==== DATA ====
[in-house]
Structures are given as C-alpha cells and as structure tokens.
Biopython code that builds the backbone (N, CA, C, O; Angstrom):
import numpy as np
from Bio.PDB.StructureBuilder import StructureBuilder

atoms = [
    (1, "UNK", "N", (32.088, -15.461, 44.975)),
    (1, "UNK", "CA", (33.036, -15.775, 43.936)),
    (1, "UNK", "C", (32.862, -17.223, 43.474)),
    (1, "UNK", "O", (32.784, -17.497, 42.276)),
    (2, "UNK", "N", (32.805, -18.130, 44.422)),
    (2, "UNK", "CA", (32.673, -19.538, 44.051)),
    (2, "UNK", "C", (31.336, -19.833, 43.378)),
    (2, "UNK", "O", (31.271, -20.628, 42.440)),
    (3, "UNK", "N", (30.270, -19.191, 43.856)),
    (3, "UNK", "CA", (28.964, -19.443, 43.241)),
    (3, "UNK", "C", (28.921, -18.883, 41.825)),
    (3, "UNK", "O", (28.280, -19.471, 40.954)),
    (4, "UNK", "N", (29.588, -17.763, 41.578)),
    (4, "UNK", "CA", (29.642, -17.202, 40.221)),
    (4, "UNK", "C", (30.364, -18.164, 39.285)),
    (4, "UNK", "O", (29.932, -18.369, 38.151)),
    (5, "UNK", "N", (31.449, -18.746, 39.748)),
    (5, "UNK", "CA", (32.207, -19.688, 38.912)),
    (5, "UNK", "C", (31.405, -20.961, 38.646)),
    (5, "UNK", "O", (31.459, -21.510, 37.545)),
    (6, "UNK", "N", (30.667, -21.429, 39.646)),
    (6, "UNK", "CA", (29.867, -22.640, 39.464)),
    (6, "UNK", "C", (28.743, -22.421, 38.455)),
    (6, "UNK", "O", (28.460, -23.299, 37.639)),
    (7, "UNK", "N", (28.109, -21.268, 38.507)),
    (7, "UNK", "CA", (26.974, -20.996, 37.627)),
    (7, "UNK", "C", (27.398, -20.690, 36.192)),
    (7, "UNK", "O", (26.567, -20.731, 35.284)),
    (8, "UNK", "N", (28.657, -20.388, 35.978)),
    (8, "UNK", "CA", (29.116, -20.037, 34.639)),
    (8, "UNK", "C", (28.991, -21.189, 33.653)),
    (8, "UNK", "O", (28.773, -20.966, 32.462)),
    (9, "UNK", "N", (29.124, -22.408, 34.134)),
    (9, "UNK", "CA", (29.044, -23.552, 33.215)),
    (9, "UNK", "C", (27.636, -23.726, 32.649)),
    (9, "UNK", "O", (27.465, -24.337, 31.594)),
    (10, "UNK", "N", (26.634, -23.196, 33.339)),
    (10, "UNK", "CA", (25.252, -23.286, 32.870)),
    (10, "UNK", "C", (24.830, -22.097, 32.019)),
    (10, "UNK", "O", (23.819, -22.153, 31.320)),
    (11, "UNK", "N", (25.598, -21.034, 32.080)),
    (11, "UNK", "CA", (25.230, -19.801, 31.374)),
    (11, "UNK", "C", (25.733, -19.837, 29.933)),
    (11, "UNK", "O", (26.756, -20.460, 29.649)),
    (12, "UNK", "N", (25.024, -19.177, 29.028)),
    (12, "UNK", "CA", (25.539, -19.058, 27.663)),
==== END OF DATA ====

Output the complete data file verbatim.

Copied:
[in-house]
Structures are given as C-alpha cells and as structure tokens.
Biopython code that builds the backbone (N, CA, C, O; Angstrom):
import numpy as np
from Bio.PDB.StructureBuilder import StructureBuilder

atoms = [
    (1, "UNK", "N", (32.088, -15.461, 44.975)),
    (1, "UNK", "CA", (33.036, -15.775, 43.936)),
    (1, "UNK", "C", (32.862, -17.223, 43.474)),
    (1, "UNK", "O", (32.784, -17.497, 42.276)),
    (2, "UNK", "N", (32.805, -18.130, 44.422)),
    (2, "UNK", "CA", (32.673, -19.538, 44.051)),
    (2, "UNK", "C", (31.336, -19.833, 43.378)),
    (2, "UNK", "O", (31.271, -20.628, 42.440)),
    (3, "UNK", "N", (30.270, -19.191, 43.856)),
    (3, "UNK", "CA", (28.964, -19.443, 43.241)),
    (3, "UNK", "C", (28.921, -18.883, 41.825)),
    (3, "UNK", "O", (28.280, -19.471, 40.954)),
    (4, "UNK", "N", (29.588, -17.763, 41.578)),
    (4, "UNK", "CA", (29.642, -17.202, 40.221)),
    (4, "UNK", "C", (30.364, -18.164, 39.285)),
    (4, "UNK", "O", (29.932, -18.369, 38.151)),
    (5, "UNK", "N", (31.449, -18.746, 39.748)),
    (5, "UNK", "CA", (32.207, -19.688, 38.912)),
    (5, "UNK", "C", (31.405, -20.961, 38.646)),
    (5, "UNK", "O", (31.459, -21.510, 37.545)),
    (6, "UNK", "N", (30.667, -21.429, 39.646)),
    (6, "UNK", "CA", (29.867, -22.640, 39.464)),
    (6, "UNK", "C", (28.743, -22.421, 38.455)),
    (6, "UNK", "O", (28.460, -23.299, 37.639)),
    (7, "UNK", "N", (28.109, -21.268, 38.507)),
    (7, "UNK", "CA", (26.974, -20.996, 37.627)),
    (7, "UNK", "C", (27.398, -20.690, 36.192)),
    (7, "UNK", "O", (26.567, -20.731, 35.284)),
    (8, "UNK", "N", (28.657, -20.388, 35.978)),
    (8, "UNK", "CA", (29.116, -20.037, 34.639)),
    (8, "UNK", "C", (28.991, -21.189, 33.653)),
    (8, "UNK", "O", (28.773, -20.966, 32.462)),
    (9, "UNK", "N", (29.124, -22.408, 34.134)),
    (9, "UNK", "CA", (29.044, -23.552, 33.215)),
    (9, "UNK", "C", (27.636, -23.726, 32.649)),
    (9, "UNK", "O", (27.465, -24.337, 31.594)),
    (10, "UNK", "N", (26.634, -23.196, 33.339)),
    (10, "UNK", "CA", (25.252, -23.286, 32.870)),
    (10, "UNK", "C", (24.830, -22.097, 32.019)),
    (10, "UNK", "O", (23.819, -22.153, 31.320)),
    (11, "UNK", "N", (25.598, -21.034, 32.080)),
    (11, "UNK", "CA", (25.230, -19.801, 31.374)),
    (11, "UNK", "C", (25.733, -19.837, 29.933)),
    (11, "UNK", "O", (26.756, -20.460, 29.649)),
    (12, "UNK", "N", (25.024, -19.177, 29.028)),
    (12, "UNK", "CA", (25.539, -19.058, 27.663)),